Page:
To convince The Others that he's intent on helping them with the bomb, Daniel tells Richard he's in love with Charlotte, which is more affecting than most of the shipper stuff. Although it can be hard to sympathize with Charlotte most of the time, Daniel's puppy love is definitely relatable.

    Sawyer's scolding Daniel for telling Ellie they were from the future could mark a major sea change for the Losties. In the beginning they were the outsiders and The Others were the ones withholding the secrets of the island. With three plus months (give or take with time jumps) on the island, they've learned a lot about what's happening. Some have theorized the Losties will wind up the series as the new Others, so a moment like this can reinforce that claim.

    It's interesting that Richard's attempts to reach Locke before the crash were because Locke told him to when he was in 1954. There are a lot of questions that come out of that, but considering the no paradox rule the producers, Richard was going to be there when he was a newborn and kid somehow. It may explain the test Richard gave Locke as a boy; instead of it connecting to the idea of reincarnation since the Dalai Lama takes a similar test when being chosen, the item literally belonged (or will belong) to the tested.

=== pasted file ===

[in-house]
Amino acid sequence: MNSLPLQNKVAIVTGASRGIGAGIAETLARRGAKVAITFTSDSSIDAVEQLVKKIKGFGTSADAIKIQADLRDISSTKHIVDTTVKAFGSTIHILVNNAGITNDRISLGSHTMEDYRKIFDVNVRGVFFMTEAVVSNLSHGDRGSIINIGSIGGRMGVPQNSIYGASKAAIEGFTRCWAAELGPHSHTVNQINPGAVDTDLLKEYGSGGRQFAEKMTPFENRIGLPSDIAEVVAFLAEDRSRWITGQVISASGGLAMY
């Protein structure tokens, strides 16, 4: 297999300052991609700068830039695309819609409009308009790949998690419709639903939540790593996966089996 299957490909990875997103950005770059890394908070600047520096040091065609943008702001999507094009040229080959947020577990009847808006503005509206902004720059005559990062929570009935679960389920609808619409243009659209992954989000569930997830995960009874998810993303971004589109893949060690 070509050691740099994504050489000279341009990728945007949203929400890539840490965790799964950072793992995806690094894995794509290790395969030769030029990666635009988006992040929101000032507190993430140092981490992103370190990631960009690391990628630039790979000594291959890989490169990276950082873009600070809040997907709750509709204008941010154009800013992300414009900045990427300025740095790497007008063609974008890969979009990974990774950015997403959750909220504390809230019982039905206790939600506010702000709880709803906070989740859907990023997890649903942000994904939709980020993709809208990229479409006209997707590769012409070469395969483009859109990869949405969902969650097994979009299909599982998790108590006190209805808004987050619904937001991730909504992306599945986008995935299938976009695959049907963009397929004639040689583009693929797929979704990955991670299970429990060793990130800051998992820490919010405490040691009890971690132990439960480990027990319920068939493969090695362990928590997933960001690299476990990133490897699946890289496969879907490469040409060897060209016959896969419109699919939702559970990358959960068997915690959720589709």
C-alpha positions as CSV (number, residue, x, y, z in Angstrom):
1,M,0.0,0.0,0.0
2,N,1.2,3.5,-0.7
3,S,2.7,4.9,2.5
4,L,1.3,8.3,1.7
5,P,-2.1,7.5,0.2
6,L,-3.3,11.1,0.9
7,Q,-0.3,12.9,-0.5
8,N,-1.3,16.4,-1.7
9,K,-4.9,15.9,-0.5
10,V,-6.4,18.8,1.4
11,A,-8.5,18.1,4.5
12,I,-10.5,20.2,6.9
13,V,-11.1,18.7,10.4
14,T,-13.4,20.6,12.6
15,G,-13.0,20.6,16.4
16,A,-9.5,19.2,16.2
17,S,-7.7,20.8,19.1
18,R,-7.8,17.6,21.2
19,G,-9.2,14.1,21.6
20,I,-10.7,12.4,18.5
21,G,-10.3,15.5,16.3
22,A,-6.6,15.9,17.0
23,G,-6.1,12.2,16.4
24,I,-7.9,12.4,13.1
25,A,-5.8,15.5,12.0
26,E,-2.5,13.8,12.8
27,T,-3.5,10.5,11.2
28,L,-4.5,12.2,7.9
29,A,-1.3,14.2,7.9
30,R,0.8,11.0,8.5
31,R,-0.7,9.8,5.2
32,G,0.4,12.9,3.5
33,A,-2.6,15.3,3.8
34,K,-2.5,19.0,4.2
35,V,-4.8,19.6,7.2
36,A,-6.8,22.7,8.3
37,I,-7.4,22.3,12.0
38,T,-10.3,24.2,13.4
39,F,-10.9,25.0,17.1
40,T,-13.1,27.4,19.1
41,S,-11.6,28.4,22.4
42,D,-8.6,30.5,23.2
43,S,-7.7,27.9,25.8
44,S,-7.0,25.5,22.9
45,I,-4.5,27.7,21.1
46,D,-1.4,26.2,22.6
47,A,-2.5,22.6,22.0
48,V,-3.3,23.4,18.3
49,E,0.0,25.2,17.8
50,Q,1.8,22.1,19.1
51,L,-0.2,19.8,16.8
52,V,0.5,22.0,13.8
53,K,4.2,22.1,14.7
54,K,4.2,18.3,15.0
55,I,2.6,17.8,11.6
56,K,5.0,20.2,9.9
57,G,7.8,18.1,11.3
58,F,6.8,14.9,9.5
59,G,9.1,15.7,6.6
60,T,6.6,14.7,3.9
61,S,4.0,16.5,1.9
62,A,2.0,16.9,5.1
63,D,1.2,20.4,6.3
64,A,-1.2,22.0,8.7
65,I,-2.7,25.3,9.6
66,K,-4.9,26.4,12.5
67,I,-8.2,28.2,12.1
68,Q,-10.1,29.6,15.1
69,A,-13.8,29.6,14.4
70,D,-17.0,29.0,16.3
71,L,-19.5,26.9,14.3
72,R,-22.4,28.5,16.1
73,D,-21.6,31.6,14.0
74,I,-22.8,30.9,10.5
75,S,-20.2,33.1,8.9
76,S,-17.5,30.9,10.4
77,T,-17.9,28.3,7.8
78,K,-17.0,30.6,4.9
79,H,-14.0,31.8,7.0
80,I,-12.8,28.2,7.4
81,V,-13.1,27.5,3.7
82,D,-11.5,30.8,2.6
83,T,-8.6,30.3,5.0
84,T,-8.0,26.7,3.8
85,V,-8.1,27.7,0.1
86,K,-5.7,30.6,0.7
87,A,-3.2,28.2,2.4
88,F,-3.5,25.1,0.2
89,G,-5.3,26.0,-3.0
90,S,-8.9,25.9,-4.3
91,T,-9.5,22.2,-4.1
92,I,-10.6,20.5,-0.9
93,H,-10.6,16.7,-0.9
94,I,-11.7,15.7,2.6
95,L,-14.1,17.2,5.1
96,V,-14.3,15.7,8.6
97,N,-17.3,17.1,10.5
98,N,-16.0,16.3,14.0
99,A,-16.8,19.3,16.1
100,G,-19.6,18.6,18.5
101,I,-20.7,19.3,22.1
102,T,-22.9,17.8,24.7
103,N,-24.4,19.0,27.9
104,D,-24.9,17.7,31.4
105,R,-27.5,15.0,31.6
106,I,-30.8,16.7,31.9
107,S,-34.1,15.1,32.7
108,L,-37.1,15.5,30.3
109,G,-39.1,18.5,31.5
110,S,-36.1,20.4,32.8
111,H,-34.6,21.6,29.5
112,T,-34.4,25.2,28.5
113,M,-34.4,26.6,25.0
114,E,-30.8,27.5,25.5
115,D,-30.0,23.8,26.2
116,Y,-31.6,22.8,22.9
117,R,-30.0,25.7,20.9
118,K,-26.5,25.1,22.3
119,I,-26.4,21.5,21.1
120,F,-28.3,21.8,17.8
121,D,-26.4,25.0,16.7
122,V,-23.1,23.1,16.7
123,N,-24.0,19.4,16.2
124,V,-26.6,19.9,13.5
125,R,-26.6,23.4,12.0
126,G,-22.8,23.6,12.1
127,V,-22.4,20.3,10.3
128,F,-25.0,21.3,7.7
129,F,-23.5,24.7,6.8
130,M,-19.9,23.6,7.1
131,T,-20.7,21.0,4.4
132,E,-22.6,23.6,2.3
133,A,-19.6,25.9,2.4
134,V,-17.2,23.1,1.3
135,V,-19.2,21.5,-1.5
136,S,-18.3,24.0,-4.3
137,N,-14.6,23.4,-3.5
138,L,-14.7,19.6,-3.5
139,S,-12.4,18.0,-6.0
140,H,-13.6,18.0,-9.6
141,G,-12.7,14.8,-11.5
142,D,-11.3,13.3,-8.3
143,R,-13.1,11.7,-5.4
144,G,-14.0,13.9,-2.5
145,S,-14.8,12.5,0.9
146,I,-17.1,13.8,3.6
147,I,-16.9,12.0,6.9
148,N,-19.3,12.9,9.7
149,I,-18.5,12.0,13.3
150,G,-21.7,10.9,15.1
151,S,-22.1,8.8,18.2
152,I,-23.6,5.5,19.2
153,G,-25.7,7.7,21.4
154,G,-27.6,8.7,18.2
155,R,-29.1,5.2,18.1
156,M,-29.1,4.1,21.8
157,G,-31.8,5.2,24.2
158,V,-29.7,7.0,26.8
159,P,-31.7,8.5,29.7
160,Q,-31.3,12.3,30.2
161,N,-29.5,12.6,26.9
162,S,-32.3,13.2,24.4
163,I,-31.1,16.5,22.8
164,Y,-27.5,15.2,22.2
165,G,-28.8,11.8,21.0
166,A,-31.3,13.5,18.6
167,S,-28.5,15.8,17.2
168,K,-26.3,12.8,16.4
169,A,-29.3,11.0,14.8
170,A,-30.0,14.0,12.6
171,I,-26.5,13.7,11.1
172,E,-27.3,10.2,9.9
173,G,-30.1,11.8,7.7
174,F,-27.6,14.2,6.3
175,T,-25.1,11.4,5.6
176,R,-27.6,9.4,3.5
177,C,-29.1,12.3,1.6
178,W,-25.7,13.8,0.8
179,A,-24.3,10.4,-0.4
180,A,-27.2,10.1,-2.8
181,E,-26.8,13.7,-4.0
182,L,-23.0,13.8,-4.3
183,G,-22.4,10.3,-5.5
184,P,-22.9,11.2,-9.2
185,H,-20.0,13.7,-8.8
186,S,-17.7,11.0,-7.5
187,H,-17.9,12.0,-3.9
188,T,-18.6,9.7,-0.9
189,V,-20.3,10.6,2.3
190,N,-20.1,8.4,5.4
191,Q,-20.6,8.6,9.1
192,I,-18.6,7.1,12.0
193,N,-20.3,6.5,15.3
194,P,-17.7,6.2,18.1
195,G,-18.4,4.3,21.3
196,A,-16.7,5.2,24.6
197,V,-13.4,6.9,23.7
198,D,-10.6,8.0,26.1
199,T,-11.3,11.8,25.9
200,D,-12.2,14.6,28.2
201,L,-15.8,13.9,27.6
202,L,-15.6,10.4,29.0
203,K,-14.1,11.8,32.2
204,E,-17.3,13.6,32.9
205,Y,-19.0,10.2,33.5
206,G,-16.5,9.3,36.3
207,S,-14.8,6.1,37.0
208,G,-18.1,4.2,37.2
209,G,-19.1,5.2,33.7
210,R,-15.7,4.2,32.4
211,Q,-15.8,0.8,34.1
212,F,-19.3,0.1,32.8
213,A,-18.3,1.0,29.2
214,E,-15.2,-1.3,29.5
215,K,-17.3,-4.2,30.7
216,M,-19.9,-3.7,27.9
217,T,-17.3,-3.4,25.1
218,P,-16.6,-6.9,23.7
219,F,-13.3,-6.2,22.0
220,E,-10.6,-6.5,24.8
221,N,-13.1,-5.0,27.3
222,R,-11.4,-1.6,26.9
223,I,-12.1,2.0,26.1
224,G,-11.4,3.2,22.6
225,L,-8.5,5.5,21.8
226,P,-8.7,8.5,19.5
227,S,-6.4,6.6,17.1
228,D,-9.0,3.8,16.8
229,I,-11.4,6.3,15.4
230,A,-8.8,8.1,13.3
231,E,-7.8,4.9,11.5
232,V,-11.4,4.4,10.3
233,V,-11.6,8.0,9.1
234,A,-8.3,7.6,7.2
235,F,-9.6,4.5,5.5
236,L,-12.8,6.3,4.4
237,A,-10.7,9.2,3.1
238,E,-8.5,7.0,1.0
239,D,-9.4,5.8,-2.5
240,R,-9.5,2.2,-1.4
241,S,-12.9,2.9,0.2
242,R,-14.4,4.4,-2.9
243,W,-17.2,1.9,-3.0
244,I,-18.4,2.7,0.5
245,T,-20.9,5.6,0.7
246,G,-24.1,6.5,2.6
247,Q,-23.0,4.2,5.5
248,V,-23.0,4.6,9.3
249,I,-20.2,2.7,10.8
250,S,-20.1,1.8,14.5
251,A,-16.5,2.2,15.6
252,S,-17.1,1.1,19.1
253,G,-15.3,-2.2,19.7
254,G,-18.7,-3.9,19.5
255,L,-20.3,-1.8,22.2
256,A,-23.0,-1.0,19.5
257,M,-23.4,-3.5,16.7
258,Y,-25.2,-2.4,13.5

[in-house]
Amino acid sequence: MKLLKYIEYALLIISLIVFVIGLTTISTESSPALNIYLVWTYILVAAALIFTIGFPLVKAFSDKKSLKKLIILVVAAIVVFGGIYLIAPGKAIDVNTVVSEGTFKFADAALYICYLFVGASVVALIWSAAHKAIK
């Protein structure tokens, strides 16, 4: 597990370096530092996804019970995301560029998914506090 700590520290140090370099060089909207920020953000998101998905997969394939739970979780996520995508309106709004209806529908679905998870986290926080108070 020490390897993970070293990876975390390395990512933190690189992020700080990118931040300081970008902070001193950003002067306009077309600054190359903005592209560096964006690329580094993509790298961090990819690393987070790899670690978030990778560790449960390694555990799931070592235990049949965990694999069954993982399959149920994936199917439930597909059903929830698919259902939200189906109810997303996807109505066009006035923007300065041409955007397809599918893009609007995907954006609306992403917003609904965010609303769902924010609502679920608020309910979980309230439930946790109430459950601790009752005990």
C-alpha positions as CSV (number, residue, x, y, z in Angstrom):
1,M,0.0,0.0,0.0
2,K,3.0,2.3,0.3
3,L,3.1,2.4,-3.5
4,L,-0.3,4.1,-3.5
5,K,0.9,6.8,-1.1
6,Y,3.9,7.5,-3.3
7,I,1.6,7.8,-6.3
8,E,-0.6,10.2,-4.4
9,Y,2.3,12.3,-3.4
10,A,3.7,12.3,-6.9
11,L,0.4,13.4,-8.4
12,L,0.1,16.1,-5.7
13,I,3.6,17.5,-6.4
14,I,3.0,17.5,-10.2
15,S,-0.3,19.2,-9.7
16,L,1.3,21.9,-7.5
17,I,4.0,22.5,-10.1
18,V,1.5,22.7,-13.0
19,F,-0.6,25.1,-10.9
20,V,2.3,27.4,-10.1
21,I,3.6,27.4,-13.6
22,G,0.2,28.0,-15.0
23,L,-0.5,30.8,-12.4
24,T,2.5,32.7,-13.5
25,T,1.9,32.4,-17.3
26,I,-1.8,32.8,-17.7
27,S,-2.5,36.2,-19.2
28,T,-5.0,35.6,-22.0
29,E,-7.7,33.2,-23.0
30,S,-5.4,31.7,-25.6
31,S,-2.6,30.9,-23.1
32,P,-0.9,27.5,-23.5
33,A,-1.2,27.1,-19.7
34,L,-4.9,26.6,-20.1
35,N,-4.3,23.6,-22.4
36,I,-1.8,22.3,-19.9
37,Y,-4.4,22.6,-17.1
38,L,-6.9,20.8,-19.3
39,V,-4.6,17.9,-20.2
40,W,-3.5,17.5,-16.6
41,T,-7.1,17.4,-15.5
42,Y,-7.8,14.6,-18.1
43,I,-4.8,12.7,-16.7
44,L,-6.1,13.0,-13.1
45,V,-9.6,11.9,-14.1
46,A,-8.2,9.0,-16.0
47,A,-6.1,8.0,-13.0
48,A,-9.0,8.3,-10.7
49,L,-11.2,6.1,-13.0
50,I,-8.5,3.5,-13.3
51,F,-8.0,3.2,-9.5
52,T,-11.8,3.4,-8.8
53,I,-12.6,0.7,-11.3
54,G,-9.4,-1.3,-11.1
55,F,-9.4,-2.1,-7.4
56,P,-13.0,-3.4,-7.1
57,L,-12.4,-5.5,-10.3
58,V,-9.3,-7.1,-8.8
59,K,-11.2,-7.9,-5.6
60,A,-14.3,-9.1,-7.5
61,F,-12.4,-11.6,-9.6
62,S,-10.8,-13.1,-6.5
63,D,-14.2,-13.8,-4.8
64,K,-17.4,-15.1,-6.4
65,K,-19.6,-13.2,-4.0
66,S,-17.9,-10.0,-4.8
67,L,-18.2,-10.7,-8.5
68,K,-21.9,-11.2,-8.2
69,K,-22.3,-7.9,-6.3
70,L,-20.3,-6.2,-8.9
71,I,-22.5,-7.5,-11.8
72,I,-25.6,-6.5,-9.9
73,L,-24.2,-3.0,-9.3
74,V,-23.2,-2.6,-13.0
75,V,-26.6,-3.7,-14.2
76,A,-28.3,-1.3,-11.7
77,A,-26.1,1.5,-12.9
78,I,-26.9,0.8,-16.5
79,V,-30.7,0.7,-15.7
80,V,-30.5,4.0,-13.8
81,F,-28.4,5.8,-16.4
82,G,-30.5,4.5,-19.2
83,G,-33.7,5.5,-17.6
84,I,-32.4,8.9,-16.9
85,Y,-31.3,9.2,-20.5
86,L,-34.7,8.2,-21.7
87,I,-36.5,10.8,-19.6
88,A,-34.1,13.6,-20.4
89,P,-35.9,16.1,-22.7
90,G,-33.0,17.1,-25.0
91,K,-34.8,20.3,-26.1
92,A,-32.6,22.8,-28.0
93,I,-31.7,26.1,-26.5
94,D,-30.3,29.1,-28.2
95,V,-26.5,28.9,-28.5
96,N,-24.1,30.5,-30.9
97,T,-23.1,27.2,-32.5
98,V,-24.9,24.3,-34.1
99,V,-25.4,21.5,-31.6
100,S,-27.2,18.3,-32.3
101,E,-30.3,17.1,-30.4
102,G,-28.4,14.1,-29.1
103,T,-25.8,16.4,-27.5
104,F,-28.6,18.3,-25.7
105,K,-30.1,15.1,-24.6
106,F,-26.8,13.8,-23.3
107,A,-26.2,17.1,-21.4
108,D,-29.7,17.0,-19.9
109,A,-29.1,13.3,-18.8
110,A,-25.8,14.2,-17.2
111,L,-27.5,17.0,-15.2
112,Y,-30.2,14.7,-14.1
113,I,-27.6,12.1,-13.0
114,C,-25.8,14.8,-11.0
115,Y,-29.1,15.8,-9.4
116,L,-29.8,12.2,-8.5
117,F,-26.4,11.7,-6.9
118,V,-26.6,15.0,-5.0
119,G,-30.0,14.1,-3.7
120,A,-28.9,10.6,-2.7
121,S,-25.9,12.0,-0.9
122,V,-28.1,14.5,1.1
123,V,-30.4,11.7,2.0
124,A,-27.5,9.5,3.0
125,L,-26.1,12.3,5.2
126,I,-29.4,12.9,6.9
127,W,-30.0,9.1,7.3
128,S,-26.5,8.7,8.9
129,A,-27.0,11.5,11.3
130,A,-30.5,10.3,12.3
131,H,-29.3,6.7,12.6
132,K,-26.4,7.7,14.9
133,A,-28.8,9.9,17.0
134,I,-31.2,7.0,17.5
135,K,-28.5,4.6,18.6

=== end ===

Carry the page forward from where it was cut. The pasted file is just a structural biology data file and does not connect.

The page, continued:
Like a lot of Lost, this introduces a lot of elements that will likely be big in the future, specifically the bomb, so it helps to rewatch after seeing the whole season. With the narrative all over the place, the writers are doing a good job keeping it together. It's no where near Desmond's best episode, but it has some points that may be important in the end.
  • The only one with no reason to go back starts on the path that will lead to ruin